Coping with growing pains

What exactly are growing pains and how can you help when your child has them


When a child starts to complain of pains in the limbs, this is often dismissed as “growing pains”. But what exactly are growing pains? Dr. Amel Ginawi, Consultant Rheumatologist at Mediclinic explains.

Why do growing pains occur and how can we differentiate growing pains from other conditions that can cause muscle and joint pains in children. Most importantly how can we make the pain better and when should we take the child to see a doctor?

As the name suggests growing pains are thought to be due to the bones expanding while growing. But It is not yet clear whether this is the main cause of the pains as it is argued that bones grow at a slow rate and it this is usually painless. Some theories suggest that main cause of the pains is the overuse of muscles and not the bones.

It is a common complain and affects about 25 to 40% of children. It tends occurs between the ages of 3 and 12 years. Boys and girls almost equally effected although some researchers think that boys are slightly more affected than girls. There is a possibility that growing pains can run in families.

Growing pains occur more on days when there have been increased physical activities and strenuous exercises such as running climbing and jumping. These pains usually occur in the evening and at night and not at the time of the activity. It is important to know that these pains improve and completely disappear by the morning. The child typically complains of pains in the thighs, calves and behind knees and sometimes in the front of the legs. Growing pains are usually of a dull ache or throbbing nature that gets better with gentle massage. Although these pains mainly involve the legs and thighs but sometimes they may affect the arms if the child has done some strenuous activities involving the arms. The degree of the severity of the pain may differ from one child to another and sometimes the pains may be very severe causing the child to wake up at night or begin to cry.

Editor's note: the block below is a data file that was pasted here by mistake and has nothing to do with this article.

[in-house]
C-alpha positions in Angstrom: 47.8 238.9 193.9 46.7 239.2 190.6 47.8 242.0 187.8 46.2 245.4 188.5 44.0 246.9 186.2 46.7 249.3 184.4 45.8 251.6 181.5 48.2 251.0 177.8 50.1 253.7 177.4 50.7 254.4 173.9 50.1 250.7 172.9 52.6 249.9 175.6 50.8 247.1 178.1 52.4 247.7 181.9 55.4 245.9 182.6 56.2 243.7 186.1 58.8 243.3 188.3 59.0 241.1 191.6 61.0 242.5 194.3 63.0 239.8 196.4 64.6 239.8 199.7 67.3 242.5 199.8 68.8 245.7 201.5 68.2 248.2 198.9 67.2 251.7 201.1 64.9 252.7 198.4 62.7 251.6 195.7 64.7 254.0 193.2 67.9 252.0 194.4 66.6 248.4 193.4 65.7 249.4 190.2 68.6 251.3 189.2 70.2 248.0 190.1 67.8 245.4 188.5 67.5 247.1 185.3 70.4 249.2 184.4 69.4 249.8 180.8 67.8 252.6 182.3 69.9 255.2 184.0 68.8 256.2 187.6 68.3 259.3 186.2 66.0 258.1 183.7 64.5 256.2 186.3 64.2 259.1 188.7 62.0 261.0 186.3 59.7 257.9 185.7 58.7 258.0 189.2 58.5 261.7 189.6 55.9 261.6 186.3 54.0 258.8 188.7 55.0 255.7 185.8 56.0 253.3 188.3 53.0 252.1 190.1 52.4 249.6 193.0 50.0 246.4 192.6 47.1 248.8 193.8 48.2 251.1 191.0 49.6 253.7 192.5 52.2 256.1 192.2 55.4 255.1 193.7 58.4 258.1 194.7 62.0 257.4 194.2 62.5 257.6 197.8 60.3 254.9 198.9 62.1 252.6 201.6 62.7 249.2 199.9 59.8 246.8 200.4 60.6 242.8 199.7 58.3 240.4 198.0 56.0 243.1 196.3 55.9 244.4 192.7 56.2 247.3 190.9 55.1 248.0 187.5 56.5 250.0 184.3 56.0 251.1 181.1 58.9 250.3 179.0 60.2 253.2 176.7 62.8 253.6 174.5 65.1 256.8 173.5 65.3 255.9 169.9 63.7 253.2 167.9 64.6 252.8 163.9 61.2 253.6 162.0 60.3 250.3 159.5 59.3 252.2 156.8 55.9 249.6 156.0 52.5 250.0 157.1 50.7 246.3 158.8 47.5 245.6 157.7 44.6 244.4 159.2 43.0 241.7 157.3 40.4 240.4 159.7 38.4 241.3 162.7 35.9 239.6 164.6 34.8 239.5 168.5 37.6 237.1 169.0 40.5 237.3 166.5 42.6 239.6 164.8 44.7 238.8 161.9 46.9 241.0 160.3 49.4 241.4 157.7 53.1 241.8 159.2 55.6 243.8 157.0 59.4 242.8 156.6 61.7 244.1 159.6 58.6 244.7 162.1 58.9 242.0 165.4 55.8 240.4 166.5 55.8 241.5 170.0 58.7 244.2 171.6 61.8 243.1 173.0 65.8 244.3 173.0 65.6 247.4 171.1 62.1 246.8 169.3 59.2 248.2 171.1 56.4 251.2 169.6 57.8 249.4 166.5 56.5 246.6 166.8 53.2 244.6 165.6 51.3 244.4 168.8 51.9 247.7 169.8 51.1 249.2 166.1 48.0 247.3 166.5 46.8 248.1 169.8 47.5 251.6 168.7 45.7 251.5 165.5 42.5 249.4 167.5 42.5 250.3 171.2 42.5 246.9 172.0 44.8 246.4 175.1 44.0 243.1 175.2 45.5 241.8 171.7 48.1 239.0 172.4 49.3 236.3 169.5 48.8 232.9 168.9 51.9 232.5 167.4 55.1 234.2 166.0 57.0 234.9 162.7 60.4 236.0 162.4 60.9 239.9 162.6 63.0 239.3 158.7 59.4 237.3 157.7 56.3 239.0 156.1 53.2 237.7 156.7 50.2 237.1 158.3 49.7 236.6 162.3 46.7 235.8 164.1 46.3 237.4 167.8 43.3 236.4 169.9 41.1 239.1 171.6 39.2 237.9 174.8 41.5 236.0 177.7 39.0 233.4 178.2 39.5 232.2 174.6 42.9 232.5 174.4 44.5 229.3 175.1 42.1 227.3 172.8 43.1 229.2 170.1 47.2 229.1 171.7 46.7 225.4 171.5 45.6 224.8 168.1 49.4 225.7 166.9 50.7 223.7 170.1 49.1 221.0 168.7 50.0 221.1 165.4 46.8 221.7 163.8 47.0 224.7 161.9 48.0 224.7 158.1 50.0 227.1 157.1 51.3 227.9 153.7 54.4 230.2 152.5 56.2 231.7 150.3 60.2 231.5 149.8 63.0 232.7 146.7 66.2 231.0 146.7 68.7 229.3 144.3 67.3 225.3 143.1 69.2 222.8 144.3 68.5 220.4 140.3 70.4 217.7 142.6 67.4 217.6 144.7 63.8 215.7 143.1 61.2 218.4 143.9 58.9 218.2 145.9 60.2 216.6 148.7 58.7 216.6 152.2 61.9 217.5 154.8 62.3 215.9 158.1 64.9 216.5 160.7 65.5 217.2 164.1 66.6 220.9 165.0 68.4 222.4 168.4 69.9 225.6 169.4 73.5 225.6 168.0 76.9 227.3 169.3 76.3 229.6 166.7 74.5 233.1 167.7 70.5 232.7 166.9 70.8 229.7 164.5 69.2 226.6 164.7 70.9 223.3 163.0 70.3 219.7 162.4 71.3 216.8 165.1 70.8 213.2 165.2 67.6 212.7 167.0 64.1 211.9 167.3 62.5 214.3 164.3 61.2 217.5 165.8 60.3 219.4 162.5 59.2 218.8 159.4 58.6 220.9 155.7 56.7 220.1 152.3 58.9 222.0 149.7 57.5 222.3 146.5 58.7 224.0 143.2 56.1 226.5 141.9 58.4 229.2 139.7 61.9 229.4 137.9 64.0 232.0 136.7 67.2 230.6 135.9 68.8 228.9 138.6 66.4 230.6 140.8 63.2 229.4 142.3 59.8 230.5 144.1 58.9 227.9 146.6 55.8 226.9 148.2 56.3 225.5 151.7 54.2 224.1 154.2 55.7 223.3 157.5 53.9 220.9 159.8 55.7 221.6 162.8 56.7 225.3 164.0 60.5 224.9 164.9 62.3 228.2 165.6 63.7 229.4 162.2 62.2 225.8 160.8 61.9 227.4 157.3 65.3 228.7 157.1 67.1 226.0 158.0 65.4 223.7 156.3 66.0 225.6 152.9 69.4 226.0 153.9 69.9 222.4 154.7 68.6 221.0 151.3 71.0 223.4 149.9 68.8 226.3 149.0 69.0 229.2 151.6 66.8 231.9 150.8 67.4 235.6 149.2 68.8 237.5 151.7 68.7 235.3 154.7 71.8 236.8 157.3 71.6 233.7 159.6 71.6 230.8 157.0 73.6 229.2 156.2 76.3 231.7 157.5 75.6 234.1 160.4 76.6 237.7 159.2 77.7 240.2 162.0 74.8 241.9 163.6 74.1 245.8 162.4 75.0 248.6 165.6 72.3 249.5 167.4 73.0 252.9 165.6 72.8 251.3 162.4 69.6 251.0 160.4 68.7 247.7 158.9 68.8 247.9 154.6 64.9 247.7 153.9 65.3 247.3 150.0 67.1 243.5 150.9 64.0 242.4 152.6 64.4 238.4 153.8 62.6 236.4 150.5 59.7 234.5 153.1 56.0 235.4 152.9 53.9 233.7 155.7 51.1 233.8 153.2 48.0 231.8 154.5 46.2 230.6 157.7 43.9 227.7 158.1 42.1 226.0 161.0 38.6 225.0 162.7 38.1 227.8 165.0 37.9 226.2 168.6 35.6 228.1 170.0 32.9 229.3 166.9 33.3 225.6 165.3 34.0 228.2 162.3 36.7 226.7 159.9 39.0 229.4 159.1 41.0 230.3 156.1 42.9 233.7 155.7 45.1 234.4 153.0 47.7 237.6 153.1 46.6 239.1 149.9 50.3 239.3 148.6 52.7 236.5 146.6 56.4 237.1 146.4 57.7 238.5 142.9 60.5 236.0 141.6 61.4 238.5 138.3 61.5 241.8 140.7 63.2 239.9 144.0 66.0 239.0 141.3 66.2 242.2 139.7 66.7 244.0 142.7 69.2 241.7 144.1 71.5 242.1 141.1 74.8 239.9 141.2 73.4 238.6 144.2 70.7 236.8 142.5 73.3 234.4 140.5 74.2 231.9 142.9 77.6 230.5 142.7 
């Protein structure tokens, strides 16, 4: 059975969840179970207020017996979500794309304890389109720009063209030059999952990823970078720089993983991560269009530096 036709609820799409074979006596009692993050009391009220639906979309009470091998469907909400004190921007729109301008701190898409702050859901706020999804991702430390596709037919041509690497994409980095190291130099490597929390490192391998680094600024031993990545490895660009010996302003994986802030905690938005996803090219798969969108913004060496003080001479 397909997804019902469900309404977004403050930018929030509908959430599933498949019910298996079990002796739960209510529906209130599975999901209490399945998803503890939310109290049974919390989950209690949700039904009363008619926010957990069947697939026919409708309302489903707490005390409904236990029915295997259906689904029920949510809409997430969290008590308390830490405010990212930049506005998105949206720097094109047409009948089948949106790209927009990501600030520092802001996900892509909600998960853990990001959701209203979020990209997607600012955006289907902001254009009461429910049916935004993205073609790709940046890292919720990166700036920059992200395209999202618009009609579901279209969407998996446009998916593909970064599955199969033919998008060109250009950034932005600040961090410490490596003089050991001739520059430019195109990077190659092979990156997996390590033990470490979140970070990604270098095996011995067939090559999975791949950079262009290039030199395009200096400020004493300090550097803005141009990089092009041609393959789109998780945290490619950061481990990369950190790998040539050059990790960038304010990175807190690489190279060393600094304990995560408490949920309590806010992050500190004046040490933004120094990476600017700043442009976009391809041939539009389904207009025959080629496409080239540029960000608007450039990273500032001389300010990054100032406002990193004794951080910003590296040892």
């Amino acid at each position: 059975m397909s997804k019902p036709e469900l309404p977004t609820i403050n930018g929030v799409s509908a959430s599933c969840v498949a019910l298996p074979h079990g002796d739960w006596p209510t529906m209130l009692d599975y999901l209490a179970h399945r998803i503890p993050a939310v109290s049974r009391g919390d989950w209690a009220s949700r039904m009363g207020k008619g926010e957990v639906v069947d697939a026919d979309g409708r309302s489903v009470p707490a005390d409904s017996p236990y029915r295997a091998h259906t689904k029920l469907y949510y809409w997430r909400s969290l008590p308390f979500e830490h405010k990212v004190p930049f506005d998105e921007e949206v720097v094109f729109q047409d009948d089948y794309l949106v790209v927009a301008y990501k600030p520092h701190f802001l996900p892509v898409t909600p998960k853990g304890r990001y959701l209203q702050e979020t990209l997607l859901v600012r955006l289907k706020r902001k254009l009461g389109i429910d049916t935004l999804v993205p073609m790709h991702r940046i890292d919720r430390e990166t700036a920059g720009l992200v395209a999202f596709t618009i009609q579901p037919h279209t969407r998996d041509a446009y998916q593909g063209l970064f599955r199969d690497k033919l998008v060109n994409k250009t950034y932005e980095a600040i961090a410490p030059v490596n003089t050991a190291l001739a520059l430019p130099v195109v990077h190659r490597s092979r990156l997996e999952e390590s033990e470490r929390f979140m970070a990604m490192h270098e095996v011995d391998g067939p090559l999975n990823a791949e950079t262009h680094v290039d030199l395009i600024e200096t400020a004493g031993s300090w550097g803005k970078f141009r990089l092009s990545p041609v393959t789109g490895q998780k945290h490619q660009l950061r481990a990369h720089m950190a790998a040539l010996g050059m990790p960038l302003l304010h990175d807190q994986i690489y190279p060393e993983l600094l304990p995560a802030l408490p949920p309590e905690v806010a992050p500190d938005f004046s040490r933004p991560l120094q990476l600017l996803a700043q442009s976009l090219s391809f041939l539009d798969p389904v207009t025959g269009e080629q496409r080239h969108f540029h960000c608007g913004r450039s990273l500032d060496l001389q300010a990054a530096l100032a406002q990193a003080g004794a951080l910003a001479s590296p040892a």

Although growing pains are common, but it is important to remember that not all pains in children are due to growing pains. It is important to exclude other conditions and it may be necessary for the child to be seen and checked by a doctor in the presence of the following:

• Persistent pain

• Pain and stiffness in the morning.

• Pain is enough to interfere with normal activities

• History of trauma, redness and swelling.

• Joint pains, swelling and reduced movement of the joint.

• Fever, fatigue and tiredness

• Limping and weakness

There are certain measures that can help to relieve or reduce the intensity of the pains. These measures are simple but very effective. These include:

• Massaging the affected part of the body.

• Heat application for example the application of a warm (not too hot) pad in the area.

• A warm bath before bedtime helps.

• Advice and encourage your child to be participating in different activities and sports to be able to work different group of muscles.

Most importantly reassure the child that these pains will soon settle and get better; a hug or a warm cuddle might help.

Although medication is not necessary all the time but it might help especially in some nights when the pains are quite sever. Medications that can be used are paracetamol or ibuprofen.

It is important to remember that although growing pains can be troublesome but they do not lead to any permanent damage and do not affect the child growth and development. In fact they tend to improve and almost completely resolve in about one to two years time in the majority of cases. If they persist the pains tend to become of less intensity.

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